Create your first Virtual Machine and Save it as a Template.


In the First Part of this tutorial, we documented in detail everything needed to setup our oVirt Infrastructure which is ready to host new virtual machines.

I suppose that you had enought time to familiarize yourself with the oVirt GUI by now, so let’s move on by creating our first virtual machine and save it as a template!

After this step we will be finally ready to start our journey of conquering the world with your amazing projects!

Prerequisites 📝

  • In order to be able to connect to remote virtual machines and troubleshoot in case any of those becomes unavailable for any reason, we need to configure a Console Client.
    I’m using the oVirt Remote Viewer which can be either downloaded from the Official Site for both Linux/Windows or installed via a package manager:

CentOS/Fedora

yum install -y virt-viewer

Ubuntu/Mint

sudo apt-get install virt-viewer

Create your First VM 🖥️

Fire up your favorite browser, type your oVirt endpoint or IP and login with your admin account. By now I guess you have seen my previous posts on local Certificate Authority and DNS configuration and you are familiar with your secure oVirt Administration Panel!

From the left panel go to Compute -> Virtual Machines. As you can see our VM section is empty, so let’s not waste our precious time and create one!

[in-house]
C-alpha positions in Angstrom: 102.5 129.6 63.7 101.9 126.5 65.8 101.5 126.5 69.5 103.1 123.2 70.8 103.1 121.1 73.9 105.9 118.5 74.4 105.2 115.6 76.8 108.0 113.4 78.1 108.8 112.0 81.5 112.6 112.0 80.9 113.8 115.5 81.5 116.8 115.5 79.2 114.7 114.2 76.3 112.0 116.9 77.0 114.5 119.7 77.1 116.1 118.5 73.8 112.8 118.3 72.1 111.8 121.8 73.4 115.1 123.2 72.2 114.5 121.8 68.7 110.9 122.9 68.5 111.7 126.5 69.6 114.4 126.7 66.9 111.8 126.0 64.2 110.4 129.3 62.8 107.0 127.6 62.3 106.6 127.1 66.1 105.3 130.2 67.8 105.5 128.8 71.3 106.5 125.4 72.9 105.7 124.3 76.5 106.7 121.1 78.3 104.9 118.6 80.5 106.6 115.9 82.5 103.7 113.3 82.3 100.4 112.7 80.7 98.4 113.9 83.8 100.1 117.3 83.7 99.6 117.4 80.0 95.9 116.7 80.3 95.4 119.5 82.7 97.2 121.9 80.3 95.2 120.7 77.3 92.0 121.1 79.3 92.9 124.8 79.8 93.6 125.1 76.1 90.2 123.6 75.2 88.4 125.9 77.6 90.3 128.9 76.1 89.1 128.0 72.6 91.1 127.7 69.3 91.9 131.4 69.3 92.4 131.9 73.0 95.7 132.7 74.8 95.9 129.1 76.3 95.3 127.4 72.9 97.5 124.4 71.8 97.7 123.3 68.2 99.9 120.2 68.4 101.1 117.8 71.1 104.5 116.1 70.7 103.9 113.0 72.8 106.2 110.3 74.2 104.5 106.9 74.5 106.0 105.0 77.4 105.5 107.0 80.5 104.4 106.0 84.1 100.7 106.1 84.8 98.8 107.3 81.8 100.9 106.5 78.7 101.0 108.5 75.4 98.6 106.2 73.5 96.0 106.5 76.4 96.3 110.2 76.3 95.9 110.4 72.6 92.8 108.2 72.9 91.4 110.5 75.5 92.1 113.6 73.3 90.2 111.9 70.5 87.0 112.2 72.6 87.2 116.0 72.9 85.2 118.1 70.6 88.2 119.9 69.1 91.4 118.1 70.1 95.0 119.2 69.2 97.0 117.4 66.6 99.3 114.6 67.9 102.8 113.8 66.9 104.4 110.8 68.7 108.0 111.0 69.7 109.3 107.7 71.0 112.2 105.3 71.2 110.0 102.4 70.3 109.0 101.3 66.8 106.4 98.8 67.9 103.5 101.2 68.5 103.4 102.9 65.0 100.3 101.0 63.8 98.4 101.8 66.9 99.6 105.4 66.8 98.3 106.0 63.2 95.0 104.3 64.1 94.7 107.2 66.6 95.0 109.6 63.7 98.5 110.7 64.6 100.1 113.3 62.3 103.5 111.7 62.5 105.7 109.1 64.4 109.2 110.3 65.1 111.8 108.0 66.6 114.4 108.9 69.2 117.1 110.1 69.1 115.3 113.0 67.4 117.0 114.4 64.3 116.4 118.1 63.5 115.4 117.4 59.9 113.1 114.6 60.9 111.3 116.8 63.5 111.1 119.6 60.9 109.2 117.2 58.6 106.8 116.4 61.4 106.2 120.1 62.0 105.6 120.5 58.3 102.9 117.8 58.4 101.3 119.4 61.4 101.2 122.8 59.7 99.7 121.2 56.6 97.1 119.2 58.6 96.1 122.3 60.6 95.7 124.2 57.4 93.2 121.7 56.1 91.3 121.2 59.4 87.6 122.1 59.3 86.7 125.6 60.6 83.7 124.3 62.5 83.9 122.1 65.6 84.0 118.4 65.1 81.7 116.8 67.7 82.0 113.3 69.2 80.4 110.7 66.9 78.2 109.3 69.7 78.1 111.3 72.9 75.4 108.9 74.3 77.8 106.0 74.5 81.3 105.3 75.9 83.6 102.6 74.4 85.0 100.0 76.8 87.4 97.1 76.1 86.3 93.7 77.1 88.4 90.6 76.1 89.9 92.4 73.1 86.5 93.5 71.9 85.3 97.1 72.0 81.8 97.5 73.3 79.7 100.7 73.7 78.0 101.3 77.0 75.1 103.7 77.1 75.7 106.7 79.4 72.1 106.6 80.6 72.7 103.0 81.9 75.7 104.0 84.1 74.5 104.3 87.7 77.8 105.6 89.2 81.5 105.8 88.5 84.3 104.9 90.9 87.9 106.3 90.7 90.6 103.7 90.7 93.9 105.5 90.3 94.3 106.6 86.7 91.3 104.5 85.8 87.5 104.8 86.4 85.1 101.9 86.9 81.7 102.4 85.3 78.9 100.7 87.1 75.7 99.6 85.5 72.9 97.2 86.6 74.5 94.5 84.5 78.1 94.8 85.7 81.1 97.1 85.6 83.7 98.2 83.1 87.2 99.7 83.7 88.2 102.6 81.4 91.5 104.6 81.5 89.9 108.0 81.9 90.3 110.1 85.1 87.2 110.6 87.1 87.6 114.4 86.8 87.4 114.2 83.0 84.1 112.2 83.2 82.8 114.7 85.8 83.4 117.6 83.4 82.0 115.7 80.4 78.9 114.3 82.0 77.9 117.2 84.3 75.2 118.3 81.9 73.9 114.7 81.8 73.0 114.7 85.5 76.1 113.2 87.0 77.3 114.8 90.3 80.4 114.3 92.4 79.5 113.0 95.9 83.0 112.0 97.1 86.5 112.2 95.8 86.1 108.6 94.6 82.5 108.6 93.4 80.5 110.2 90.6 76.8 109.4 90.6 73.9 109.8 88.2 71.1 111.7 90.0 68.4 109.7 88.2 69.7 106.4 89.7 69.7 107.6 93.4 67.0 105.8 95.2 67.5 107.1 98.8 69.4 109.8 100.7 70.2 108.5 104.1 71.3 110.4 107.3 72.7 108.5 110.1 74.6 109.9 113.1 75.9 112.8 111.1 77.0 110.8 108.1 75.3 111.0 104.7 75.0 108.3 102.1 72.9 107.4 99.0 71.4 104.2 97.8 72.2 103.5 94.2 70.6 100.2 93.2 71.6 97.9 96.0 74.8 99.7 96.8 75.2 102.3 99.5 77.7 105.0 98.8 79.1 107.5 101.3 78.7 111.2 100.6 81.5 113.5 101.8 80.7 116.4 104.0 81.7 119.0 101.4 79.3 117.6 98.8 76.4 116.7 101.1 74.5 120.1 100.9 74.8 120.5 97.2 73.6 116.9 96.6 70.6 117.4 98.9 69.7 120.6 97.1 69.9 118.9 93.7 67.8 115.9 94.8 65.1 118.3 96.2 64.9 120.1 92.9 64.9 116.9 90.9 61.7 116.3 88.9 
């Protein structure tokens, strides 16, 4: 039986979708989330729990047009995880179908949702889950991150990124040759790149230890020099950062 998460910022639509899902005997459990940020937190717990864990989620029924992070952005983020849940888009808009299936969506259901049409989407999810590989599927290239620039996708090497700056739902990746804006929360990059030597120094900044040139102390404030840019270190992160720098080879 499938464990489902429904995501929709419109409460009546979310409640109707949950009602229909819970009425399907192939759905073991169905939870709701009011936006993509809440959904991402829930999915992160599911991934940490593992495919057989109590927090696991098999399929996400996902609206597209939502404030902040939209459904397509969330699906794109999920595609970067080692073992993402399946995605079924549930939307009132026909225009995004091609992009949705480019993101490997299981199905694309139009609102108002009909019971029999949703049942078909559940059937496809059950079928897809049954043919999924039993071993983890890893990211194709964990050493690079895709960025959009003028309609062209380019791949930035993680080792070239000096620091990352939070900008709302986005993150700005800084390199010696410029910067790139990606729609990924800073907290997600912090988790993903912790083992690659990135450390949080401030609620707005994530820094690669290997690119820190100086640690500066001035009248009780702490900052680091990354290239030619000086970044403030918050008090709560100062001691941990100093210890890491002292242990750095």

After clicking on New button, we are introduced with the General Options configuration Tab.
Add a Name for your first VM, a Description and at the Instance Images section click on Create option to specify the disk space that is going to be used by your VM.

Choose the disk size in GB and leave the other options with the default values. In the bottom left, choose Show Advanced Options and go to System Tab.

Here we can choose the Memory Size and Total CPU that we want to assign to our virtual machine. We can also choose if we to install from a Template, which is not possible for now as we haven’ configured one yet.

Let me point out that there are a lot of different configuration options that can be changed based on your experience and needs, but I will only document the ones that are important for a basic VM creation.

So the last but not least configuration option is handled in the Boot Options Tab.

Enable Attach CD and choose the ISO file that we have already uploaded and is documented in the Prerequisites Section of Part One.

Click OK and voilà! 🥂

Hm.. I made it seem like a big thing by using a French word, right?

Because it actually was!